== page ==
During the Year of Mercy – which I guess already began, at least in Africa, but which is going to begin sometime tomorrow in Rome and then some days later elsewhere – certain confessors are to be granted faculties to absolve from censures reserved to the Holy See. Archbishop Rino Fisichella, President of the Pontifical Council for Promoting the New Evangelization, recently expanded on one of the sins that incurs such a censure: physical violence against the person of the Roman Pontiff (e.g., belting the Pope, assassinating the Pope, throwing something at the Pope, etc.). Fisichella’s comments have made not a few people scratch their heads.
Archbp. Fisichella said:
I would say that we need to understand well ‘physical violence,’ because sometimes words, too, are rocks and stones, and therefore I believe some of these sins, too, are far more widespread than we might think.
Ummmm…. words? No.
What is he suggesting? Speak badly of the Pope and you… what? You incur a latae sententiae excommunication? By the very fact of speaking negatively about or to the Pope (HEY! Libs! … any Pope! Right?) you can incur excommunication?
I don’t think so. It might be that Pope Francis appreciates his zeal, but, no.
Canonist extraordinaire Ed Peters leaps in at his blog. HERE My emphases and comments:
Most words are not crimes
I am not sure what Archbishop Rino Fisichella meant when he said that “we need to understand well ‘physical violence’ [against the pope] because sometimes words, too, are rocks and stones, [ehem… they might be hurtful, but they are not “physical violence”] and therefore I believe some of these sins, too, are far more widespread than we might think.” Yes, we do need to understand the terms of law well but, as the prelate was speaking in the context of faculties to absolve from automatic excommunications, and as there is an automatic excommunication against those who employ physical force against the pope (1983 CIC 1370 § 1), I am guessing that Fisichella might be thinking that ‘harsh language’ against the pope is a canonical crime that makes one liable to excommunication. If so, he is mistaken.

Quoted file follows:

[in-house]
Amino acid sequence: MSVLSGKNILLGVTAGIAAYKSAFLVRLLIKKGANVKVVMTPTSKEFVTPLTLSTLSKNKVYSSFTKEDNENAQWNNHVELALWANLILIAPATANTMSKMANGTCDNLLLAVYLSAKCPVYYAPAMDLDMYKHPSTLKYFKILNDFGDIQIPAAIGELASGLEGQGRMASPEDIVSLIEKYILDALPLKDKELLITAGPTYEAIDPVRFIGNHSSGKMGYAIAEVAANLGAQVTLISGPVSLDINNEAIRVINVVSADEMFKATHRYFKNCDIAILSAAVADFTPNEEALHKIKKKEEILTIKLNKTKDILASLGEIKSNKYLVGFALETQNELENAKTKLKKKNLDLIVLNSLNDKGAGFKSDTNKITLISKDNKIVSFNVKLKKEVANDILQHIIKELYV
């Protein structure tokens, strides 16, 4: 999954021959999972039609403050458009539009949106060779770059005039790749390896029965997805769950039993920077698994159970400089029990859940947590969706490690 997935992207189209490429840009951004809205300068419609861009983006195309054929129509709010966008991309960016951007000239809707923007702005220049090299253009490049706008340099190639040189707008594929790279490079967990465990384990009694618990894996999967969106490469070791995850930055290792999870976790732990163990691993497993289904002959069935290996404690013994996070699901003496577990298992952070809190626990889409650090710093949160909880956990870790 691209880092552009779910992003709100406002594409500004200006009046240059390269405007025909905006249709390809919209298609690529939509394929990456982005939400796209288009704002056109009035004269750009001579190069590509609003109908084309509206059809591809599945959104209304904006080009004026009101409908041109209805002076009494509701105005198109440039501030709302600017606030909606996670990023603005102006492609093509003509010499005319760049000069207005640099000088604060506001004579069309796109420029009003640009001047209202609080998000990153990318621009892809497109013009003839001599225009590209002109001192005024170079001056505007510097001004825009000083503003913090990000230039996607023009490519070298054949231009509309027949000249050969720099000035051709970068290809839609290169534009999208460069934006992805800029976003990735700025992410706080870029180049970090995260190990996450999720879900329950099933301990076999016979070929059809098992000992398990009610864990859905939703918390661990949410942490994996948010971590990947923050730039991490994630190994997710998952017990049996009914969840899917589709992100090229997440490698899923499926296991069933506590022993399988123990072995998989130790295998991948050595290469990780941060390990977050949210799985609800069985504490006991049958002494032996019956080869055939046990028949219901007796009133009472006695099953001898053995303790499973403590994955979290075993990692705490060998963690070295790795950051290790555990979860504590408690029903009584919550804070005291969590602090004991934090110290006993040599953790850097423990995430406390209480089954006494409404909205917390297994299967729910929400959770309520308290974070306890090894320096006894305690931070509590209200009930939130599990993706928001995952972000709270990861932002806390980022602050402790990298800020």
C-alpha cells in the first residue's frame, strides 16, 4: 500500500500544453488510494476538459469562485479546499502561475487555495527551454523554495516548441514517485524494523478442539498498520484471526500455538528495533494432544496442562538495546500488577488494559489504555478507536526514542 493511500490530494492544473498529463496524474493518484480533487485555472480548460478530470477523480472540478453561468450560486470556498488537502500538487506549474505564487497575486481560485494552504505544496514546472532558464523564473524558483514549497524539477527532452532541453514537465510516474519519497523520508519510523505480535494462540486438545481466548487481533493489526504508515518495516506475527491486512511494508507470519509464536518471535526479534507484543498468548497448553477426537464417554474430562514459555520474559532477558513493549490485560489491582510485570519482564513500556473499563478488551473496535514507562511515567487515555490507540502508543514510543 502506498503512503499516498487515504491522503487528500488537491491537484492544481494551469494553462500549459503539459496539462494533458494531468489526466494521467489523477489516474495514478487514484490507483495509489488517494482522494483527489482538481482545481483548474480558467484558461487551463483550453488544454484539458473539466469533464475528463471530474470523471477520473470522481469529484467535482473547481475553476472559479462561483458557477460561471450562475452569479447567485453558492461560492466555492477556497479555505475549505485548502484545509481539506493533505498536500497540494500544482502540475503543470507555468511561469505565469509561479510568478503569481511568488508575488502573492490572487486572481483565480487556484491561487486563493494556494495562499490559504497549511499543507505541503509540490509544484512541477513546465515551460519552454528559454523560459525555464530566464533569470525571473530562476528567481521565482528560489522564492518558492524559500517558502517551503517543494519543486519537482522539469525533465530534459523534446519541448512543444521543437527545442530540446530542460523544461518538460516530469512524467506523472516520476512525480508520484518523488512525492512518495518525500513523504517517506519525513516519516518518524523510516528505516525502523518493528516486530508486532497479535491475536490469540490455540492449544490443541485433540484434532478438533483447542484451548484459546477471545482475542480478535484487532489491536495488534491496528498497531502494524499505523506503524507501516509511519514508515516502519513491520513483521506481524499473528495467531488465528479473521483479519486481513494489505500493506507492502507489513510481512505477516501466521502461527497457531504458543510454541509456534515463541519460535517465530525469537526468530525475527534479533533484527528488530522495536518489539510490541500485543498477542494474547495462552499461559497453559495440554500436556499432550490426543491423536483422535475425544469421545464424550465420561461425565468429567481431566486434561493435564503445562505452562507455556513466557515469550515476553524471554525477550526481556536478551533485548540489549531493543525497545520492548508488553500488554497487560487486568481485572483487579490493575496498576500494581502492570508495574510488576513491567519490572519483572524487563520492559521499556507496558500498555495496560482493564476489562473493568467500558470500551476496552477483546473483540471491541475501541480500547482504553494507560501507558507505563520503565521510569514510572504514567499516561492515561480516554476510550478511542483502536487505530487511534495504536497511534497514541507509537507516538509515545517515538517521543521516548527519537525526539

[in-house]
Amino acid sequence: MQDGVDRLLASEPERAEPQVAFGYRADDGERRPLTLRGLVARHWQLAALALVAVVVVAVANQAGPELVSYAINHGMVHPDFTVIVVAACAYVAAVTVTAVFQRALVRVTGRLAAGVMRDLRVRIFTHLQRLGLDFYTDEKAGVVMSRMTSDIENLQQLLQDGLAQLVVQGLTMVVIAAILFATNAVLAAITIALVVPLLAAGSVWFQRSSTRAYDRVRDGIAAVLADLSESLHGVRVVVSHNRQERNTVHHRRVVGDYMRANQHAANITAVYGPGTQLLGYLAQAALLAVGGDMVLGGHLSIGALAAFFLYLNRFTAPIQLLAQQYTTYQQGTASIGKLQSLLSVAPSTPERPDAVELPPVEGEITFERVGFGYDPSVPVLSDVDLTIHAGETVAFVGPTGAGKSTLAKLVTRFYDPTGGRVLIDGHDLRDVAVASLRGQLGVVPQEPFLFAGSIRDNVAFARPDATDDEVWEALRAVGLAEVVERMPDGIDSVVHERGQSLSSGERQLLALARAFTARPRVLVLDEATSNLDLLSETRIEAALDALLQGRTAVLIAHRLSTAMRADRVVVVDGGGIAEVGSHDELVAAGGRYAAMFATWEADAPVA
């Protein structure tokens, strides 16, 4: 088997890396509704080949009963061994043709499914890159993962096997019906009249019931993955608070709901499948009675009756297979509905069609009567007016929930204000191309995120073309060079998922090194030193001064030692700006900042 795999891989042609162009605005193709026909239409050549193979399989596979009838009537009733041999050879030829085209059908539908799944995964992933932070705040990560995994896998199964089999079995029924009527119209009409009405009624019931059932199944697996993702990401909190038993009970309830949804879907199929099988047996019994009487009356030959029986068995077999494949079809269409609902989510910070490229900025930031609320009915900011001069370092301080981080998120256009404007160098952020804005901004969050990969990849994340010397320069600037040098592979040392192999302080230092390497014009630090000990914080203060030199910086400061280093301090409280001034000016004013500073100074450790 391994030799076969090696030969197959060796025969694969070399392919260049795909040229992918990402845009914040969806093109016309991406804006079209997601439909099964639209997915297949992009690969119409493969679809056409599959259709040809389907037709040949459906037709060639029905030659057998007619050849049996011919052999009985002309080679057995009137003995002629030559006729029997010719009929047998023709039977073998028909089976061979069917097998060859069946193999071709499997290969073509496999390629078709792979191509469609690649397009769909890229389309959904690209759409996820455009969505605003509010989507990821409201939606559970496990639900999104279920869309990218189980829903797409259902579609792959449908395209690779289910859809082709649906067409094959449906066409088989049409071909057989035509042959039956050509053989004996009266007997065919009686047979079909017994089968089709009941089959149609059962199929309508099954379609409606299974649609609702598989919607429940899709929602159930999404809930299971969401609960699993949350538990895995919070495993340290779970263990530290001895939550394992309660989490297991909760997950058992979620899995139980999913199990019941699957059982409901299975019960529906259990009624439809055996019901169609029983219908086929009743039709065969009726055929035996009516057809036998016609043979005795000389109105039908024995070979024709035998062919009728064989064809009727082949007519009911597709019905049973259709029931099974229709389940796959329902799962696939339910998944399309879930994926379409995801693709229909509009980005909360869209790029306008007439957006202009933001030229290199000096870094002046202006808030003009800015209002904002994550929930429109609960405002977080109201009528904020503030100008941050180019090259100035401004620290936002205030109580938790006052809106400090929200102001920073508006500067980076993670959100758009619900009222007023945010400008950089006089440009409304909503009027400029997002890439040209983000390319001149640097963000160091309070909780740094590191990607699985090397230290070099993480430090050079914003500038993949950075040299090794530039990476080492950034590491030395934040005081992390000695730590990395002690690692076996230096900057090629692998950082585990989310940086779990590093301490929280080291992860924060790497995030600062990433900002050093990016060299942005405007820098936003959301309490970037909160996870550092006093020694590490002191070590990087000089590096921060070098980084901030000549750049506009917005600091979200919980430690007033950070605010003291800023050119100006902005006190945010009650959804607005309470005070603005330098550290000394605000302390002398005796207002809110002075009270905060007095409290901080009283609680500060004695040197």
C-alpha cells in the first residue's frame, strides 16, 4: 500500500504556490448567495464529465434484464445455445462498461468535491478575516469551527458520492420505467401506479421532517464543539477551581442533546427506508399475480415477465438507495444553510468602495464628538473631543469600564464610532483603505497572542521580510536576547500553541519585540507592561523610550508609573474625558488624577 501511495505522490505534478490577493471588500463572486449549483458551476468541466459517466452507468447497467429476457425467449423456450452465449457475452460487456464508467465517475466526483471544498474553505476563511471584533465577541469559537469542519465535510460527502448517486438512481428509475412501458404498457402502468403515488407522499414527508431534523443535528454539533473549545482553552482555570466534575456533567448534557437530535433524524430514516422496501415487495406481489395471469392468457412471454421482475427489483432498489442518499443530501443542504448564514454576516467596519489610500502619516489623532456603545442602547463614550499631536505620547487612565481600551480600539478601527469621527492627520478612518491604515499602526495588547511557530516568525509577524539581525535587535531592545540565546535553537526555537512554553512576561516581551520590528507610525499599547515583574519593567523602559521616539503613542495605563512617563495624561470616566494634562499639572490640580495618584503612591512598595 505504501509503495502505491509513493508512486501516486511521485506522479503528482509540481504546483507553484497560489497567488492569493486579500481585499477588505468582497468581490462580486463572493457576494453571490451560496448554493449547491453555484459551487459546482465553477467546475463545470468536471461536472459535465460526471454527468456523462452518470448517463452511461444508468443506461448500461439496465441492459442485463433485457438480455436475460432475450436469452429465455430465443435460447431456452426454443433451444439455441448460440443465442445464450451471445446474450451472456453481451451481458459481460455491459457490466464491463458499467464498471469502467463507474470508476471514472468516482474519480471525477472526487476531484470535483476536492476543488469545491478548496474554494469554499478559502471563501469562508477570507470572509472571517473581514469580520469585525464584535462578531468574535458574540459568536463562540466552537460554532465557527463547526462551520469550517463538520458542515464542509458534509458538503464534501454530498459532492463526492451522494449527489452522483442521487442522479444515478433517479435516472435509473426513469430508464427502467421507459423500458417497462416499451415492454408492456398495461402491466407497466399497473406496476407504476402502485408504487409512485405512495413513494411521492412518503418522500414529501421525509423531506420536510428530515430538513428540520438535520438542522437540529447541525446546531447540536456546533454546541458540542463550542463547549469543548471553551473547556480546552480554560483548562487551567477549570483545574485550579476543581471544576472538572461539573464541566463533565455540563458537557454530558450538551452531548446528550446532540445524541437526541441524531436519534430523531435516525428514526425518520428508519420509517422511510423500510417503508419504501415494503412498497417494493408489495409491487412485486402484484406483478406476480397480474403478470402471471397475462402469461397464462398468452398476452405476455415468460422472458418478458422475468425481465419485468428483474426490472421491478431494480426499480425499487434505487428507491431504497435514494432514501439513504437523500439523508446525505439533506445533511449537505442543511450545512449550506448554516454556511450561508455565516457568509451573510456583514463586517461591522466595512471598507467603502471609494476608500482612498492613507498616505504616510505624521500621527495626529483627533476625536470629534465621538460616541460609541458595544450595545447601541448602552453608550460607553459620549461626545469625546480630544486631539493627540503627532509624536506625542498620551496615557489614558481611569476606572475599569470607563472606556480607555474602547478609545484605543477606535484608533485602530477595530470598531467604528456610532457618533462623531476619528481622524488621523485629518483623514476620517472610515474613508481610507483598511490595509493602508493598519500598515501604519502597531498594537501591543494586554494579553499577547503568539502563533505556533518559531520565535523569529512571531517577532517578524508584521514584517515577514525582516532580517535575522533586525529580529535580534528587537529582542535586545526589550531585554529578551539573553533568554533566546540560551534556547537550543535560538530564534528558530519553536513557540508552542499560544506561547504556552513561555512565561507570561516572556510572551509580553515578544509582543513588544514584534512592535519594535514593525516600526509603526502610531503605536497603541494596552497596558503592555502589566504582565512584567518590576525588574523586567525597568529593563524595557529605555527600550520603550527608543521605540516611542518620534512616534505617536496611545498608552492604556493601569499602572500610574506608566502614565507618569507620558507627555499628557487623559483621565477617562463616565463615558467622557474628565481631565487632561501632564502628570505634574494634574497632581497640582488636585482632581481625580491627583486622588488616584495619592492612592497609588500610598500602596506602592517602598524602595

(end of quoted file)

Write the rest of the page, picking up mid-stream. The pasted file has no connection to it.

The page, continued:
Besides Canon 17 that requires canons to be understood in accord with the proper meaning of their words, and Canon 18 that requires penal canons to be read strictly (i.e., as narrowly as reasonably possible), and Canon 221 § 3 that protects the faithful against canonical penalties not authorized by law, the whole of Book Six of the 1983 Code is redolent with an emphasis (some might say, to an exaggerated degree) on benignity in the application of penalties in the Church.
Now, Canon 1370 criminalizes “vim physicam” against the pope, not “verba aspera” or variants thereon, and I know of no canonical commentary that includes “words” as a species of “physical force” in this context. Indeed, the CLSA New Commentary, the Exegetical Commentary, the Ancora Commentary, and the Urbaniana Commentary—at which point I stopped looking—expressly exclude ‘verbal violence’ from the range of actions penalized under Canon 1370.
To be sure, hateful speech directed against any one is objectively sinful, and if directed against a man of God, let alone a pope, it is especially wrong. [It can be the sin of sacrilege, which is mistreatment of a sacred place, thing, or person.] Occasionally, speech might rise to level of crime (see e.g., Canon 1369 on expressing insults against the Church or Canon 1373 on inciting animosity against the Apostolic See) but the penalties in such cases are not automatic and do not extend to excommunication. Usually, verbal hate is just a sin (if I may put it that way) not a crime.
Priests may be assured, then, that if penitents confess uttering hateful words against the Holy Father, [Surely THAT doesn’t happen!] they may reconcile such sinners in the normal course of the sacrament and need invoke no special faculties or powers to absolve of sin or (non-existent) crime.
Et poenae latae sententiae delendae sunt. [This is Dr. Peters’ cause for jihad.]
GO TO CONFESSION!